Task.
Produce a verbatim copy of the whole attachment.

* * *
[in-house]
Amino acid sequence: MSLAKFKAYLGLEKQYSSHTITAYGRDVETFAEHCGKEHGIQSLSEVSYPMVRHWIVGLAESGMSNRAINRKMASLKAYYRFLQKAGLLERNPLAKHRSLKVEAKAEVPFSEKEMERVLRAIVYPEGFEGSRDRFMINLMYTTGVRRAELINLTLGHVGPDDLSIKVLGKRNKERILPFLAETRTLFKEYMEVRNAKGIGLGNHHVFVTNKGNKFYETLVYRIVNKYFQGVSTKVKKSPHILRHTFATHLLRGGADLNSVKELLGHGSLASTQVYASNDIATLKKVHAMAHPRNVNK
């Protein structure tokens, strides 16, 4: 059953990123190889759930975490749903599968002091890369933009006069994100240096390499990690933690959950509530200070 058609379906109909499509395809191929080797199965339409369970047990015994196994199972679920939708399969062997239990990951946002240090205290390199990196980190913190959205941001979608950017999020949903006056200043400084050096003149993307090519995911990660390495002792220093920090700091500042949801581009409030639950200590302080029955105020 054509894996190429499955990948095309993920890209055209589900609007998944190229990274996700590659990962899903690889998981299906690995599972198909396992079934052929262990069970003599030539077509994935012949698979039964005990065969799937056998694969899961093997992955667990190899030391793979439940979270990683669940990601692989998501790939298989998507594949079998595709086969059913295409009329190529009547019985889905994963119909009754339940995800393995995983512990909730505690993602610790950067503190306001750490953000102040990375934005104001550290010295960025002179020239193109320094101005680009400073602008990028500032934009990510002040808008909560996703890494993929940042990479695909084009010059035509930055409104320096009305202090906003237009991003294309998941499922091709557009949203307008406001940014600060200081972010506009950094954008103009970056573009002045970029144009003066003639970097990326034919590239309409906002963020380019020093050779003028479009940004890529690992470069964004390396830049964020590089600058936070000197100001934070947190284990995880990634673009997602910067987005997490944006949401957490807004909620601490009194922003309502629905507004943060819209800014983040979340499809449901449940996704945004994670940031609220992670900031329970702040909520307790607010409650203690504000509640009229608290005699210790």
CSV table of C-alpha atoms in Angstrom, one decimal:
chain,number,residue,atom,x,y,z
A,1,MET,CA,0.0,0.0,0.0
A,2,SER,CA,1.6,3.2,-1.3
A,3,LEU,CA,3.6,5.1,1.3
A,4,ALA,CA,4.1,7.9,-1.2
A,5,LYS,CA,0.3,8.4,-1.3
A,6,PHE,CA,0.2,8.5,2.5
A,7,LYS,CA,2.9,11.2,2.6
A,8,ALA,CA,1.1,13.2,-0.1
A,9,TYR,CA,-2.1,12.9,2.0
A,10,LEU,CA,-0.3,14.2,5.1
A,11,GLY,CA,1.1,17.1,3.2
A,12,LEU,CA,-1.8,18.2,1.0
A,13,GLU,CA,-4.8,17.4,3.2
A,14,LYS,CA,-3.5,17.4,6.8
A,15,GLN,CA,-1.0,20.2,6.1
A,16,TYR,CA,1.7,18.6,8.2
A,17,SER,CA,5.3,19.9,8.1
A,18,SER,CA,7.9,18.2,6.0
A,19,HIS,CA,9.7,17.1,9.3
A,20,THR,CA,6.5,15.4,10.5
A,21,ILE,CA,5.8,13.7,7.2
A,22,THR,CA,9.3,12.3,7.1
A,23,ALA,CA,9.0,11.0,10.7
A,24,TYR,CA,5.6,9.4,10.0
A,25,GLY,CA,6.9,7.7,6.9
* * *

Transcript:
[in-house]
Amino acid sequence: MSLAKFKAYLGLEKQYSSHTITAYGRDVETFAEHCGKEHGIQSLSEVSYPMVRHWIVGLAESGMSNRAINRKMASLKAYYRFLQKAGLLERNPLAKHRSLKVEAKAEVPFSEKEMERVLRAIVYPEGFEGSRDRFMINLMYTTGVRRAELINLTLGHVGPDDLSIKVLGKRNKERILPFLAETRTLFKEYMEVRNAKGIGLGNHHVFVTNKGNKFYETLVYRIVNKYFQGVSTKVKKSPHILRHTFATHLLRGGADLNSVKELLGHGSLASTQVYASNDIATLKKVHAMAHPRNVNK
């Protein structure tokens, strides 16, 4: 059953990123190889759930975490749903599968002091890369933009006069994100240096390499990690933690959950509530200070 058609379906109909499509395809191929080797199965339409369970047990015994196994199972679920939708399969062997239990990951946002240090205290390199990196980190913190959205941001979608950017999020949903006056200043400084050096003149993307090519995911990660390495002792220093920090700091500042949801581009409030639950200590302080029955105020 054509894996190429499955990948095309993920890209055209589900609007998944190229990274996700590659990962899903690889998981299906690995599972198909396992079934052929262990069970003599030539077509994935012949698979039964005990065969799937056998694969899961093997992955667990190899030391793979439940979270990683669940990601692989998501790939298989998507594949079998595709086969059913295409009329190529009547019985889905994963119909009754339940995800393995995983512990909730505690993602610790950067503190306001750490953000102040990375934005104001550290010295960025002179020239193109320094101005680009400073602008990028500032934009990510002040808008909560996703890494993929940042990479695909084009010059035509930055409104320096009305202090906003237009991003294309998941499922091709557009949203307008406001940014600060200081972010506009950094954008103009970056573009002045970029144009003066003639970097990326034919590239309409906002963020380019020093050779003028479009940004890529690992470069964004390396830049964020590089600058936070000197100001934070947190284990995880990634673009997602910067987005997490944006949401957490807004909620601490009194922003309502629905507004943060819209800014983040979340499809449901449940996704945004994670940031609220992670900031329970702040909520307790607010409650203690504000509640009229608290005699210790």
CSV table of C-alpha atoms in Angstrom, one decimal:
chain,number,residue,atom,x,y,z
A,1,MET,CA,0.0,0.0,0.0
A,2,SER,CA,1.6,3.2,-1.3
A,3,LEU,CA,3.6,5.1,1.3
A,4,ALA,CA,4.1,7.9,-1.2
A,5,LYS,CA,0.3,8.4,-1.3
A,6,PHE,CA,0.2,8.5,2.5
A,7,LYS,CA,2.9,11.2,2.6
A,8,ALA,CA,1.1,13.2,-0.1
A,9,TYR,CA,-2.1,12.9,2.0
A,10,LEU,CA,-0.3,14.2,5.1
A,11,GLY,CA,1.1,17.1,3.2
A,12,LEU,CA,-1.8,18.2,1.0
A,13,GLU,CA,-4.8,17.4,3.2
A,14,LYS,CA,-3.5,17.4,6.8
A,15,GLN,CA,-1.0,20.2,6.1
A,16,TYR,CA,1.7,18.6,8.2
A,17,SER,CA,5.3,19.9,8.1
A,18,SER,CA,7.9,18.2,6.0
A,19,HIS,CA,9.7,17.1,9.3
A,20,THR,CA,6.5,15.4,10.5
A,21,ILE,CA,5.8,13.7,7.2
A,22,THR,CA,9.3,12.3,7.1
A,23,ALA,CA,9.0,11.0,10.7
A,24,TYR,CA,5.6,9.4,10.0
A,25,GLY,CA,6.9,7.7,6.9